In the seven months since the first announcement of Covid-19 on U.S. soil, daily life looks dramatically different than it did prior to the pandemic. The nation has 11 million fewer jobs than one year ago, and initial unemployment claims rose again in the week ending August 15 suggesting a stalling economic recovery.1,2 Demand is down in key high-contact sectors such as air travel, tourism, restaurants, and entertainment, indicating the economy will not completely recover until fears of contagion are addressed.3.4 

In the near term, parents and guardians are faced with no-win decisions about whether to send their children and young adults to school or college in the middle of a pandemic or not.5,6 Emerging research reveals that kids are not immune to the virus but is inconclusive about their role spreading the infection, leaving parents uncertain as to whether sending their children to school will be safe for children, families, or teachers.7 

But remote learning is yielding measurable learning loss, even for students with access to the internet. The effects of closed schools this past spring, continued remote learning this fall, and greatly reduced quality childcare capacity could be long lasting—putting the U.S. at a future competitive disadvantage to other industrialized countries that more effectively controlled the virus.8.9 In addition, with 1 in 5 adults unable to work because Covid disrupted their childcare arrangements, safe schools and childcare represent a near term hurdle to workforce recovery affecting nearly every economic sector.10

Many adults and children of color are experiencing the most severe health effects from Covid exposure and infection. At the same time, Black, Latinx, and Indigenous populations have less internet access and poorer employment opportunities.  As the nation awakens to racial and income inequities that influence nearly every system, clear eyed understanding of these disparities will be essential to effectively move forward from this crisis. 

Pandemic to Prosperity explores the impact of the Covid crisis, particularly on children and people of color, while establishing benchmarks to achieve a more prosperous future for all Americans. New analyses in this edition include assessment of low 2020 Census response rates and news deserts in areas with high rates of Covid.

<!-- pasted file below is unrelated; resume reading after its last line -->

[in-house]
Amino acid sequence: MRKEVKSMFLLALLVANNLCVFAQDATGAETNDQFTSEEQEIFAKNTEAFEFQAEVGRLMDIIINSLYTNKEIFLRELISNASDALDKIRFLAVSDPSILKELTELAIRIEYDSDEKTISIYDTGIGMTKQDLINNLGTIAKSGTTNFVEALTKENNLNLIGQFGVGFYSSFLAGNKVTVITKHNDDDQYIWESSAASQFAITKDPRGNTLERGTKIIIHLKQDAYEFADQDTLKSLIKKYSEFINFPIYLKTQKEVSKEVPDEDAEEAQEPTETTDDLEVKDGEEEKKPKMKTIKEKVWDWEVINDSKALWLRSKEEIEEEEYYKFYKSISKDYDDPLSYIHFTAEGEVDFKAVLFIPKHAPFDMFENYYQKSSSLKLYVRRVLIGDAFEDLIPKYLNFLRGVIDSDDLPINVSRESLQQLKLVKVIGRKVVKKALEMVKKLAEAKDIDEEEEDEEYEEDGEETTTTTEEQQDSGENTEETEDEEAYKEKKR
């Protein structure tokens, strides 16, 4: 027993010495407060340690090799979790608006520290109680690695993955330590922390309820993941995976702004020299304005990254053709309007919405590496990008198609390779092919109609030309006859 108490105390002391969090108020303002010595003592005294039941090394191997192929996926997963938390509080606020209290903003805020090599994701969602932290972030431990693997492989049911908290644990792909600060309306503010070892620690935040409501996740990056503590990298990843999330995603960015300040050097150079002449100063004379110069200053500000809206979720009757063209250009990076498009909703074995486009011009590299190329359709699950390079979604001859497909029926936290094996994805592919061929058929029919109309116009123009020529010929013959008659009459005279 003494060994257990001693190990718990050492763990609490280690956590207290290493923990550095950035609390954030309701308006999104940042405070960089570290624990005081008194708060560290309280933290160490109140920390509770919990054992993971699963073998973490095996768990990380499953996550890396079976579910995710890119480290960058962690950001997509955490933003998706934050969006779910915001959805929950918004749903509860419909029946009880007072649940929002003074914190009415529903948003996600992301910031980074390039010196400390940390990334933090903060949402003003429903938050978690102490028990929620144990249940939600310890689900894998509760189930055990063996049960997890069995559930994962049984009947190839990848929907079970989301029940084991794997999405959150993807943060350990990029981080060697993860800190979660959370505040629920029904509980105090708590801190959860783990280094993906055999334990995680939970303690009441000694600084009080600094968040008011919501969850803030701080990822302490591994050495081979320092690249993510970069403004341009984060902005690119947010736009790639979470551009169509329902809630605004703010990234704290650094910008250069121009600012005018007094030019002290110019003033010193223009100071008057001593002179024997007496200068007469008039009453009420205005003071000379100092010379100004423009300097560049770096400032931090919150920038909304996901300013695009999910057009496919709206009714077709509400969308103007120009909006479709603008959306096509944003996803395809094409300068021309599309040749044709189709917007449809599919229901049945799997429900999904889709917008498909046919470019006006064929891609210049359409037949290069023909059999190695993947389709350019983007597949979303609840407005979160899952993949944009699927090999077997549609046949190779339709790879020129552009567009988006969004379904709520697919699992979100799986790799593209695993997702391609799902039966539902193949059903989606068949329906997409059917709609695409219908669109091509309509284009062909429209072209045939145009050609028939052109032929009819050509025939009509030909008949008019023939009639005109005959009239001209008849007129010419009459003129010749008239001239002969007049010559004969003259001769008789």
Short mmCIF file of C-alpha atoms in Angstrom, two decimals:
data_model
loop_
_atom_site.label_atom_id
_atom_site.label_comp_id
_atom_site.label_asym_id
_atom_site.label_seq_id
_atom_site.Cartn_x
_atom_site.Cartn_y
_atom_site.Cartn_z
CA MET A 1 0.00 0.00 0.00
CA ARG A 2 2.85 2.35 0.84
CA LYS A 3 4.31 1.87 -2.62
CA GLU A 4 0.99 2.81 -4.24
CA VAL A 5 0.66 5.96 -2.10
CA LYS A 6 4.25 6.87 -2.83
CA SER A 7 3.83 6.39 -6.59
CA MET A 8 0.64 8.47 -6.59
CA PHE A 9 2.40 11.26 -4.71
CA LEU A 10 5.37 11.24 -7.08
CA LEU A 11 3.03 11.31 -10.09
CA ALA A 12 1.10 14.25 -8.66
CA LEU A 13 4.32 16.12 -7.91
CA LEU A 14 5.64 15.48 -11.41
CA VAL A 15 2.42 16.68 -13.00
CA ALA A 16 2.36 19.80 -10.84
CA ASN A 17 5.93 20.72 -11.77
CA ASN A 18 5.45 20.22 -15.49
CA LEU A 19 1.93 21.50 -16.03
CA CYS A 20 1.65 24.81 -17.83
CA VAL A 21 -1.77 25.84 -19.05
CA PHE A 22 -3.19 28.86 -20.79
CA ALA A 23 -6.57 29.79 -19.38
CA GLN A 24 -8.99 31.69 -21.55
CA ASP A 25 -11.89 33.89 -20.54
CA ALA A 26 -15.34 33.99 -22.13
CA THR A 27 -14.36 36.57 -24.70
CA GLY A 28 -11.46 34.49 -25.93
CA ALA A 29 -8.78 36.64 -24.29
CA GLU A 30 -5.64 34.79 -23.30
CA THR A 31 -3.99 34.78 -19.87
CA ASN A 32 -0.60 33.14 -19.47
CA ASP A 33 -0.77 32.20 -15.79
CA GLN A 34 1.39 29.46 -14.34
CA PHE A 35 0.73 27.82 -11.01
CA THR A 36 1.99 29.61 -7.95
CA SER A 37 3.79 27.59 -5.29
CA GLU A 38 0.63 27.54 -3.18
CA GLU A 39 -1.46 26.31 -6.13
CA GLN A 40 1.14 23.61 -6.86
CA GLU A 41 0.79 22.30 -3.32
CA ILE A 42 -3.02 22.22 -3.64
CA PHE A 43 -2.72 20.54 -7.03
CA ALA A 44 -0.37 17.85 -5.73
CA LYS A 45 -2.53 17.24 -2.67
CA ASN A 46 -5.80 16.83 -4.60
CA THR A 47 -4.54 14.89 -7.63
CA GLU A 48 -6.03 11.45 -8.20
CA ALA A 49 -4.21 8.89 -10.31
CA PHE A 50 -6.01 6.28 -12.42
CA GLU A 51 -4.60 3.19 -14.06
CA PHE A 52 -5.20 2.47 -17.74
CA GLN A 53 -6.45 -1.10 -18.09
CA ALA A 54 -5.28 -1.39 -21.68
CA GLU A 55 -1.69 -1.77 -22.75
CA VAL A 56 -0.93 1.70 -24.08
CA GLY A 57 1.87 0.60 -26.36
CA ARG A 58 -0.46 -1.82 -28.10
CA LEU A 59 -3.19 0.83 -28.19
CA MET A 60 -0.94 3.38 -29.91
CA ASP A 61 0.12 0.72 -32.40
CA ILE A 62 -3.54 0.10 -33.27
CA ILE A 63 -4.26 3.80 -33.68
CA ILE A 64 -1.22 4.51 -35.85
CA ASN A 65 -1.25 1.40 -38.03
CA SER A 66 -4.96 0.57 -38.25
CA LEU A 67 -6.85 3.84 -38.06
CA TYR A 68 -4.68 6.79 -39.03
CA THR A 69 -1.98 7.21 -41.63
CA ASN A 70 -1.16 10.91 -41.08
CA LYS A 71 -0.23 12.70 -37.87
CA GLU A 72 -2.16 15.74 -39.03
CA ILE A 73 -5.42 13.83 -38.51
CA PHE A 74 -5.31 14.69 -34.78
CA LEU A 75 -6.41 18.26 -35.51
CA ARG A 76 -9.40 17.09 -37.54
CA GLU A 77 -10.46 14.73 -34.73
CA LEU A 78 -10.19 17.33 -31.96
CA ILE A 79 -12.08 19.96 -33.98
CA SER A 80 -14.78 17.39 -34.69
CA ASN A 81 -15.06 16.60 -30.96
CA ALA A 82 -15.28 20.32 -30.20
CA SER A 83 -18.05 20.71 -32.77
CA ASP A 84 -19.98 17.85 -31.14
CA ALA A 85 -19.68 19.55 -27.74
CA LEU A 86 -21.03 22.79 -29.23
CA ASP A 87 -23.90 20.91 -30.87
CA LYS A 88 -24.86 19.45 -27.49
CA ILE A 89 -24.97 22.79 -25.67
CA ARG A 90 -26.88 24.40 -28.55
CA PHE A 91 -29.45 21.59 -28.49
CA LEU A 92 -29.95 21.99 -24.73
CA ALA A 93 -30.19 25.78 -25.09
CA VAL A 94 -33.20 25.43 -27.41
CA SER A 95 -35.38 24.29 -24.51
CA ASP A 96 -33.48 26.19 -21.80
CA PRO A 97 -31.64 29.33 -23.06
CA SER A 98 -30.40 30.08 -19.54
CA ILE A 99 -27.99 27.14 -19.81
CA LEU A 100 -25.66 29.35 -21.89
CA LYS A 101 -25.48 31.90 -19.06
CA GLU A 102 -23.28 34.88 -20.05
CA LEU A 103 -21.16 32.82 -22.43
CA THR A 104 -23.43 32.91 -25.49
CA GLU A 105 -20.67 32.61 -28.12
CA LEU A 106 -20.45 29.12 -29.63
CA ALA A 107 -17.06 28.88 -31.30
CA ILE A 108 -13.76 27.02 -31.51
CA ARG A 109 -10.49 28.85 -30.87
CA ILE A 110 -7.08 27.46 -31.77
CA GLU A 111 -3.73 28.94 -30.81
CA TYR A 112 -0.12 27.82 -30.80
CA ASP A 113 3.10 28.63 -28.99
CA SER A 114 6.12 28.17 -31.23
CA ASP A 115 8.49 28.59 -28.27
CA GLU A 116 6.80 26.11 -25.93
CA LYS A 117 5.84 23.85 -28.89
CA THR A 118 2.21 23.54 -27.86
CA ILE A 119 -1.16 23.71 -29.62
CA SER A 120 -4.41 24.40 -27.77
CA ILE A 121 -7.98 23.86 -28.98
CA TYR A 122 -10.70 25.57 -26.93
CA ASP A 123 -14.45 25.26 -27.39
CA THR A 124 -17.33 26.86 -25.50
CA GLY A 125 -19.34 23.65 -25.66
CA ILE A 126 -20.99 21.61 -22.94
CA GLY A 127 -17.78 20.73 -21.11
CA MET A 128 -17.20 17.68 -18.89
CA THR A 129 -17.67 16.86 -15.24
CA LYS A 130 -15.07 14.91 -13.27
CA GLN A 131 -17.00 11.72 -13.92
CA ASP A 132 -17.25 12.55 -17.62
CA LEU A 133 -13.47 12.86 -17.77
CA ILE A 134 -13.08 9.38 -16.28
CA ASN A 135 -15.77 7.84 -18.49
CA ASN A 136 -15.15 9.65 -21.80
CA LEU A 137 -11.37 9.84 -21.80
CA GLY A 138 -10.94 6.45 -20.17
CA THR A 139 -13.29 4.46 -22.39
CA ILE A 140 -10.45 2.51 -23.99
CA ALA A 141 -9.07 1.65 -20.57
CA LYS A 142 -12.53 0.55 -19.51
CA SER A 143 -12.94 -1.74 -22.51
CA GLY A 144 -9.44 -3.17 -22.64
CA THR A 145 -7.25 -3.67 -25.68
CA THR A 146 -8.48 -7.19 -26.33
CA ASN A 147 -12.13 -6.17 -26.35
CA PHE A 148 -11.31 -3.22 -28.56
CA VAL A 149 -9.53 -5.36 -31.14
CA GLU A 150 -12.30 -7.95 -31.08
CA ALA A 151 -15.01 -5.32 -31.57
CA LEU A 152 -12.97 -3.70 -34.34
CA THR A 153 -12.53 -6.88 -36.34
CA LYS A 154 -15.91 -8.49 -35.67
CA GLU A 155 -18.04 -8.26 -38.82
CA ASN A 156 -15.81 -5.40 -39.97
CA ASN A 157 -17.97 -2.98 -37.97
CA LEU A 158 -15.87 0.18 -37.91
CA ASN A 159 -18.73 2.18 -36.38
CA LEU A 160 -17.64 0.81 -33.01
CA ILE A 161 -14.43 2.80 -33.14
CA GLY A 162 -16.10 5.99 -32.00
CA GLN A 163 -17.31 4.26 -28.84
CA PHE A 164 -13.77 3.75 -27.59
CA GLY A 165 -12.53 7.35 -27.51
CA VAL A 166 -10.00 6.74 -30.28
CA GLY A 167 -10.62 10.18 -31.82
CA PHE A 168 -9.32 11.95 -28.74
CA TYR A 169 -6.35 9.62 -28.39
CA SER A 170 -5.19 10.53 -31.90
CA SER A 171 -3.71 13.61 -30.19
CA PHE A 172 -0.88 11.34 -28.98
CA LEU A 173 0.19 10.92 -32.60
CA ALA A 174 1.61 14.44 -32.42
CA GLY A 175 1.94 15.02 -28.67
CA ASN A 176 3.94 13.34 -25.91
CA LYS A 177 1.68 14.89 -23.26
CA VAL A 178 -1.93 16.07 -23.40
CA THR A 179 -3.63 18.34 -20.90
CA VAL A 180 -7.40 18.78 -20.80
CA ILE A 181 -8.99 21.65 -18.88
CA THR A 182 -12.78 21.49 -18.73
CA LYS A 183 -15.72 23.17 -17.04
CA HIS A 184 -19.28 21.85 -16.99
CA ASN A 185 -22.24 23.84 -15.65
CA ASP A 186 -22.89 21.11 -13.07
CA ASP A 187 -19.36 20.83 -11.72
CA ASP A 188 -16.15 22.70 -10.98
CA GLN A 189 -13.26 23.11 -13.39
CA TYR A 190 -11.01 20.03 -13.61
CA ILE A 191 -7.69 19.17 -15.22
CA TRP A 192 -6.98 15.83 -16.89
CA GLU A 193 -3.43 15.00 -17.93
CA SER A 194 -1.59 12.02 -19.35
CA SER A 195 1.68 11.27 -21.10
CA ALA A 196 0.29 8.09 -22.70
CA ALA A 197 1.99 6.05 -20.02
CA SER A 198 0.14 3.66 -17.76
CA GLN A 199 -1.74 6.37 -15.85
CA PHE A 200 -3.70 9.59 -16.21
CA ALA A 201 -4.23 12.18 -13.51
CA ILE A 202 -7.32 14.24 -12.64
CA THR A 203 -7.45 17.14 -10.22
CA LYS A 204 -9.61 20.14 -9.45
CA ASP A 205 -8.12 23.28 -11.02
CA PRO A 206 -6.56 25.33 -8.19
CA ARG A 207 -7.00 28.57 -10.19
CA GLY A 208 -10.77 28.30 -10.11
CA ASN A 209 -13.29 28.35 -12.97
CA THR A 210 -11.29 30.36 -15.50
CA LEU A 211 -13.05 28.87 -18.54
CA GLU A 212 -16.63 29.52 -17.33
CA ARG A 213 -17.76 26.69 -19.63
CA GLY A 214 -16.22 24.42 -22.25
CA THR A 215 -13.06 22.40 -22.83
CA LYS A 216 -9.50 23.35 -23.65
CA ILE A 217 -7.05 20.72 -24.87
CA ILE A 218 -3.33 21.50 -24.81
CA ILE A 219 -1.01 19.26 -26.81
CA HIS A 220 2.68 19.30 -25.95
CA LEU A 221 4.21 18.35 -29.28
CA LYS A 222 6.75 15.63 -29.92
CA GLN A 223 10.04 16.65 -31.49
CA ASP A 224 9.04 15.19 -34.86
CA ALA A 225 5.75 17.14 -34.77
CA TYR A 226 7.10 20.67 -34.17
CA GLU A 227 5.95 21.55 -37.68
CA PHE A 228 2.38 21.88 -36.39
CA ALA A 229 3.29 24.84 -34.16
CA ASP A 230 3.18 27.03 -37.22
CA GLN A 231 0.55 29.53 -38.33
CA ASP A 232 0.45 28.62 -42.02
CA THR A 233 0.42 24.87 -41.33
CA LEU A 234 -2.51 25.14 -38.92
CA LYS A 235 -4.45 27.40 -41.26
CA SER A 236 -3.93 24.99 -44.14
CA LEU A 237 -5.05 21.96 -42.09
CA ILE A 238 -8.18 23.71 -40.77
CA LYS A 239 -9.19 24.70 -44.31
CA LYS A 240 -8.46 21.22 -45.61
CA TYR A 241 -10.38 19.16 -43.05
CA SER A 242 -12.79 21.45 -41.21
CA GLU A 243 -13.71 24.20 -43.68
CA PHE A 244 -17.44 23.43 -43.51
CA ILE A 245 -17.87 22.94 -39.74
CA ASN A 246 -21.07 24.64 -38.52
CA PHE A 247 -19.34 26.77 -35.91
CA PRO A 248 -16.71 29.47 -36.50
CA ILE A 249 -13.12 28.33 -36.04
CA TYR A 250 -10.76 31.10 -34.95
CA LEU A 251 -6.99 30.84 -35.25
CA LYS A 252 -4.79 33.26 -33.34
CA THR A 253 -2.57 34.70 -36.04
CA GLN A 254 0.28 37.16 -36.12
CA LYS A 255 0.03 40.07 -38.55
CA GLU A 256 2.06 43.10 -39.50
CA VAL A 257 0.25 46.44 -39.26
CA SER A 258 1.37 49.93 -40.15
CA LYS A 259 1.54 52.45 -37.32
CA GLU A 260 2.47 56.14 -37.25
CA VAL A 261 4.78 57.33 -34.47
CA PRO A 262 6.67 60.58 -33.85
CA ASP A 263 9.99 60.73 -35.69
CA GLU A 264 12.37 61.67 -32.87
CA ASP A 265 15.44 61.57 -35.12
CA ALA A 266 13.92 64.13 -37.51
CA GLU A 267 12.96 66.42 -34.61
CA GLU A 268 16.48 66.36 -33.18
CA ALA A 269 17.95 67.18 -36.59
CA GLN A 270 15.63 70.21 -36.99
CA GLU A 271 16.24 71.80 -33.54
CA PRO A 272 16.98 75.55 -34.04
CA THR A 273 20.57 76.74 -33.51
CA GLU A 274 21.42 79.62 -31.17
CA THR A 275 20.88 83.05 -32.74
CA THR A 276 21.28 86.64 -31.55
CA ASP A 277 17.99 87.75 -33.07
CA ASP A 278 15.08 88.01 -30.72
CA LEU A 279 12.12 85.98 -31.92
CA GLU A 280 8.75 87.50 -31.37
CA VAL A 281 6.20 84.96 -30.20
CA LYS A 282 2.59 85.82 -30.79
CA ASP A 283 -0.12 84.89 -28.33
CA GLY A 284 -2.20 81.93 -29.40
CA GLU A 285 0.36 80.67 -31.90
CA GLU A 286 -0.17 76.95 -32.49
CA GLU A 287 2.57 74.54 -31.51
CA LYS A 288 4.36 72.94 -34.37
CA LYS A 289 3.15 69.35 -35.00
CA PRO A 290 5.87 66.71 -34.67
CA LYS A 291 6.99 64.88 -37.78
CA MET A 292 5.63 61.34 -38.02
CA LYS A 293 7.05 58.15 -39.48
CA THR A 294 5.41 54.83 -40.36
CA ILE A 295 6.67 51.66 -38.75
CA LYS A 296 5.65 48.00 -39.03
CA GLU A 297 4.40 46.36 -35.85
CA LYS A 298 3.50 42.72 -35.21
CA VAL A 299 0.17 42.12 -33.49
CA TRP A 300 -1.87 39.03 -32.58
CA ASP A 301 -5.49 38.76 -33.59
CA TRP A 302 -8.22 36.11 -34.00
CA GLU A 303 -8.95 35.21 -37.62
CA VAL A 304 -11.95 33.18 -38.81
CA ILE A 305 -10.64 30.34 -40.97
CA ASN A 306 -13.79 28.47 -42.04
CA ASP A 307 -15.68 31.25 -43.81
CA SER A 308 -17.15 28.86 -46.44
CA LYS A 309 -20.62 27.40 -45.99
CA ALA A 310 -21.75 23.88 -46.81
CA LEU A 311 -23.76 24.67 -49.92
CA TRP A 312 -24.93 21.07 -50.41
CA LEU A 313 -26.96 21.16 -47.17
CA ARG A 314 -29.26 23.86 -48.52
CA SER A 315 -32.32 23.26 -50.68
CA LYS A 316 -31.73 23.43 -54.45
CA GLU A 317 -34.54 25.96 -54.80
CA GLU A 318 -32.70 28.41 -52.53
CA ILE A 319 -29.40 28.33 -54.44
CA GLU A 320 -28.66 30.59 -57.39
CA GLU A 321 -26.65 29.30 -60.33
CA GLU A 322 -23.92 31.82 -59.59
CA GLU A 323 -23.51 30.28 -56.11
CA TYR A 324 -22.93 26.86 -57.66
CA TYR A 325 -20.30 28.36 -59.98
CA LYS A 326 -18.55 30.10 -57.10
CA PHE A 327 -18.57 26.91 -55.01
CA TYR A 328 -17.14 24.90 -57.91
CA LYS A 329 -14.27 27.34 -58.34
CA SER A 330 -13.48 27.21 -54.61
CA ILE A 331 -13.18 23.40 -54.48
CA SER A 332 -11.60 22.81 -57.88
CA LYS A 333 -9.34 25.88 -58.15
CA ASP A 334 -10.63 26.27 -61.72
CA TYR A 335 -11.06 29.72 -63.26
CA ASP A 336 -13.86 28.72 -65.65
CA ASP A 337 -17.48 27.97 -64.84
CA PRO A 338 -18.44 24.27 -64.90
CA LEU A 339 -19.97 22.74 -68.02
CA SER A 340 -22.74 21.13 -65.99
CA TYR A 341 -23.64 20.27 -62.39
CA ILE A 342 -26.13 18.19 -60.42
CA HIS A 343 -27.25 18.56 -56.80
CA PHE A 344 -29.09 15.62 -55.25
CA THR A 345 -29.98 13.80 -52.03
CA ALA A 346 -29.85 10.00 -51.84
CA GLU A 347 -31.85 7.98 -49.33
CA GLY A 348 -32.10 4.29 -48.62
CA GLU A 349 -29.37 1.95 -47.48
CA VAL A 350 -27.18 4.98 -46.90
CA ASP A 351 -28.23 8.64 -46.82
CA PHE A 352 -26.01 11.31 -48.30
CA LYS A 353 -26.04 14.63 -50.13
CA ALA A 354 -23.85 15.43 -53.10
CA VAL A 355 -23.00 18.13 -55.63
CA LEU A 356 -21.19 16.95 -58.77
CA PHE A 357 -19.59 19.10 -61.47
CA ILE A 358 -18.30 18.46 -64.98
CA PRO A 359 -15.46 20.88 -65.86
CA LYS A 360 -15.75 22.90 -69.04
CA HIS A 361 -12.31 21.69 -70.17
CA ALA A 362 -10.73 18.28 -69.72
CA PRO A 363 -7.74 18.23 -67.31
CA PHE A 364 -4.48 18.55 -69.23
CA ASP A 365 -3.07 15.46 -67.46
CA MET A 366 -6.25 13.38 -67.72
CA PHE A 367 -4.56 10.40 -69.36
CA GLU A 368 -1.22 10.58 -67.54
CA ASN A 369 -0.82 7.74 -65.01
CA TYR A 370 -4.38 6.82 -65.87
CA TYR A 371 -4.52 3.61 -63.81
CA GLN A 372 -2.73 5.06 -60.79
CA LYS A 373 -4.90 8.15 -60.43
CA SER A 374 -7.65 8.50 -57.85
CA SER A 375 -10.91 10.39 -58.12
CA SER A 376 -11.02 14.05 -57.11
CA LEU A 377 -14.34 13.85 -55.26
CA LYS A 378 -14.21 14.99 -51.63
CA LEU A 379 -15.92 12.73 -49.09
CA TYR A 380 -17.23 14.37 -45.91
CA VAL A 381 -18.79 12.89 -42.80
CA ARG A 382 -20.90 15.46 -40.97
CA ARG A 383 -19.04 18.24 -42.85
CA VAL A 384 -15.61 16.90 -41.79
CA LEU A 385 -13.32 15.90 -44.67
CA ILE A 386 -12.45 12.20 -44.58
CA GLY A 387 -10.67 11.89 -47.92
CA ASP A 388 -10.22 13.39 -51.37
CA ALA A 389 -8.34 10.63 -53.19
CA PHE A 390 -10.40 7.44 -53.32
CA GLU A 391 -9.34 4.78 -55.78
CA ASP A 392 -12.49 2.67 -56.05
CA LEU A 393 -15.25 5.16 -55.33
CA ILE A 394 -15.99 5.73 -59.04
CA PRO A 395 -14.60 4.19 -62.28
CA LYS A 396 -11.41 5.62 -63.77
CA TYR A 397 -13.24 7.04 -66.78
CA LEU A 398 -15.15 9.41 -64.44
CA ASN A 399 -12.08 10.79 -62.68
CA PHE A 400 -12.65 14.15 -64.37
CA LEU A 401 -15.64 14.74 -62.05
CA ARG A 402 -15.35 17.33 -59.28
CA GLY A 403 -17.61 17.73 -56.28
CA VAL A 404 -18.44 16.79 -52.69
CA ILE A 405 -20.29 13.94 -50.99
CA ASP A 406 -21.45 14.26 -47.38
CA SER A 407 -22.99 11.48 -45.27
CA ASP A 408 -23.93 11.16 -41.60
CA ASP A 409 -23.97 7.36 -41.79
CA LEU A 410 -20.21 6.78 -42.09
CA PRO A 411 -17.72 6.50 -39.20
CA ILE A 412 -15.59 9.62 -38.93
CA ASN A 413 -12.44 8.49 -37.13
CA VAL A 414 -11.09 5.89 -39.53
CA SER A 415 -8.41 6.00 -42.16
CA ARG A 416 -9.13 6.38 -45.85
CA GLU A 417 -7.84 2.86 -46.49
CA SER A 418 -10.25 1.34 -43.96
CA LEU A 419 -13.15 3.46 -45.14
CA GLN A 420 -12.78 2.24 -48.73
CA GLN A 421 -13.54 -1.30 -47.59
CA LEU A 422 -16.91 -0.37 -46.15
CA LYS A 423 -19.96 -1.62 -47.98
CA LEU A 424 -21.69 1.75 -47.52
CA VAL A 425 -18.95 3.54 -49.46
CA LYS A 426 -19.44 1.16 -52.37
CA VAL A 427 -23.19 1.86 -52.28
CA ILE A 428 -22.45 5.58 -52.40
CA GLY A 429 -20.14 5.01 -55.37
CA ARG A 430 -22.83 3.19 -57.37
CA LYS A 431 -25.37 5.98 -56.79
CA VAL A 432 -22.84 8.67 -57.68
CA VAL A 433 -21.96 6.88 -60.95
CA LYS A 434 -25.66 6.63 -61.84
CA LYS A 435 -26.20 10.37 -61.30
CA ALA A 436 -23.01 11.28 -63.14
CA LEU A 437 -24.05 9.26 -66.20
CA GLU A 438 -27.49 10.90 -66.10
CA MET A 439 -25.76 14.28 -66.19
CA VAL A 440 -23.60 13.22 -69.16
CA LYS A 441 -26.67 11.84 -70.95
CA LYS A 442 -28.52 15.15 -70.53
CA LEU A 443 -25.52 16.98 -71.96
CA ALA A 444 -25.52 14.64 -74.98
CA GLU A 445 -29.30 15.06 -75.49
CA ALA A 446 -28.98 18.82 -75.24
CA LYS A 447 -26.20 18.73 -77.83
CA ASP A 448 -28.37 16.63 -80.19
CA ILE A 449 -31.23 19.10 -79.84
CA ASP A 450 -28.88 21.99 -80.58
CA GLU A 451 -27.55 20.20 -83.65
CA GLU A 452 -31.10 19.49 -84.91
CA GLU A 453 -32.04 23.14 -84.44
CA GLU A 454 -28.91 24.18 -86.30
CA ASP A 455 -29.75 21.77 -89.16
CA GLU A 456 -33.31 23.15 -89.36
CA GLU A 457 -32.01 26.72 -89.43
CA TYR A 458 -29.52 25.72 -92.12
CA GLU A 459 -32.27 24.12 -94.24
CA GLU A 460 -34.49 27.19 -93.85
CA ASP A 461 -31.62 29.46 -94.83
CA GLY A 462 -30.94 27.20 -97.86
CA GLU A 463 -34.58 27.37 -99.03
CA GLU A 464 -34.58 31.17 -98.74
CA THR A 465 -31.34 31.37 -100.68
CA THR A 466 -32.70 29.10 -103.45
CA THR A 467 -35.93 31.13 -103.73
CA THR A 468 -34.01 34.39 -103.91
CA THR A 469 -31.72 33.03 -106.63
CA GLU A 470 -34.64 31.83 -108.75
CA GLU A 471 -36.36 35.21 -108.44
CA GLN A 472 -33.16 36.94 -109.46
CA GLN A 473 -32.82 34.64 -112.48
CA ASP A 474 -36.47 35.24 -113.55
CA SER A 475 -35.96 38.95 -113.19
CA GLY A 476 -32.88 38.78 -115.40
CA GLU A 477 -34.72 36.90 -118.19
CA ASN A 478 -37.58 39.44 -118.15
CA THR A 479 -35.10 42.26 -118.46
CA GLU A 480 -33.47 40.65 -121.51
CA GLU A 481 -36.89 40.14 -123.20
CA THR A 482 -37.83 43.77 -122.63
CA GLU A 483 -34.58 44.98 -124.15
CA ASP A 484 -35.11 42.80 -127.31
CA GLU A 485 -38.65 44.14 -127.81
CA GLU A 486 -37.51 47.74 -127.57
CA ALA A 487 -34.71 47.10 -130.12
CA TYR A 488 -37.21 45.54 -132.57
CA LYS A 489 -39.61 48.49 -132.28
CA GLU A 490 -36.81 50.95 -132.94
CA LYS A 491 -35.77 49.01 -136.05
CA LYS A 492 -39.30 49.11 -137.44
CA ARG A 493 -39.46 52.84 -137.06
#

Pandemic to Prosperity examines how the Covid-19 crisis has damaged lives and livelihoods across the United States. 

  • States in the South and West Coast continue to have the highest Covid case rates, while cases are stabilized in the Northeast. Smaller hotspots continue to emerge across the rest of the nation.
  • Native American, African American, and Hispanic/Latinx individuals are roughly 5 times more likely to have severe Covid impacts than white individuals
  • The U.S. has 11 million fewer jobs than one year ago. And 10 states have lost more than 500,000 jobs. 


High functioning governments and civic institutions will be crucial as we aim to build a more perfect union with wellbeing for all after the pandemic. 


  • Only 5 states—all in the Northeast—are currently making progress towards the White House Opening Up America Guidelines, with the majority of states trending poorly.
  • Roughly $525 billion in forgivable Payroll Protection Program loans have been distributed with $134 billion unclaimed when the program ended on August 8. 
  • At least 10 states are projecting fiscal year 2020 tax revenue reductions of 10% or more. In FY 2021, at least 32 states expect additional tax revenue reductions of 10% or more.
  • With a looming deadline of September 30, more than half of households yet to be counted in the 2020 Census are in active Covid hotspots.
  • As of August, 24 states and the District of Columbia are now mostly ready to vote from home in the pandemic.


  • More than half of counties currently experiencing high rates of new cases of Covid are in news deserts, meaning a critical vehicle for trusted information during the pandemic is unavailable.
  • Nearly 1 in 5 children of color lack internet and a computer or tablet in their homes, impacting their ability to learn during the pandemic.


  • 16 to 19-year olds continue to face historically low employment rates, which will impact their careers and earning potential for years to come
  • Nearly 19 million children nationwide have experienced the trauma of hunger, potential homelessness, or both since the pandemic began.

With the impacts of Covid-19 increasing the challenges of daily life, the U.S. is feeling the strain now more than ever. Communities may continue to face a devastating wave of homelessness as eviction courts reopen. States vary greatly in their ability to protect lives and livelihoods, support their most vulnerable, and prepare for safe and fair upcoming elections. 

In addition to the stressors of daily life, the nation continues to experience new shocks. Iowa recently experienced hurricane-force winds with a derecho that damaged crops and flattened thousands of homes.11 Hundreds of thousands of Californians have been ordered to evacuate a record number of fires and hurricane season is just hitting its full stride.12,13 While states in the south and west struggle to tamp down the highest Covid case rates in the country, the President has ordered $44 billion in FEMA funding to be redirected to unemployment benefits because Congress has been unable to come to agreement on additional stimulus funding.14 Pandemic to Prosperity tracks changes to a number of indicators each month as a means for measuring progress as the nation endeavors to simultaneously manage Covid and build a more equitable future.

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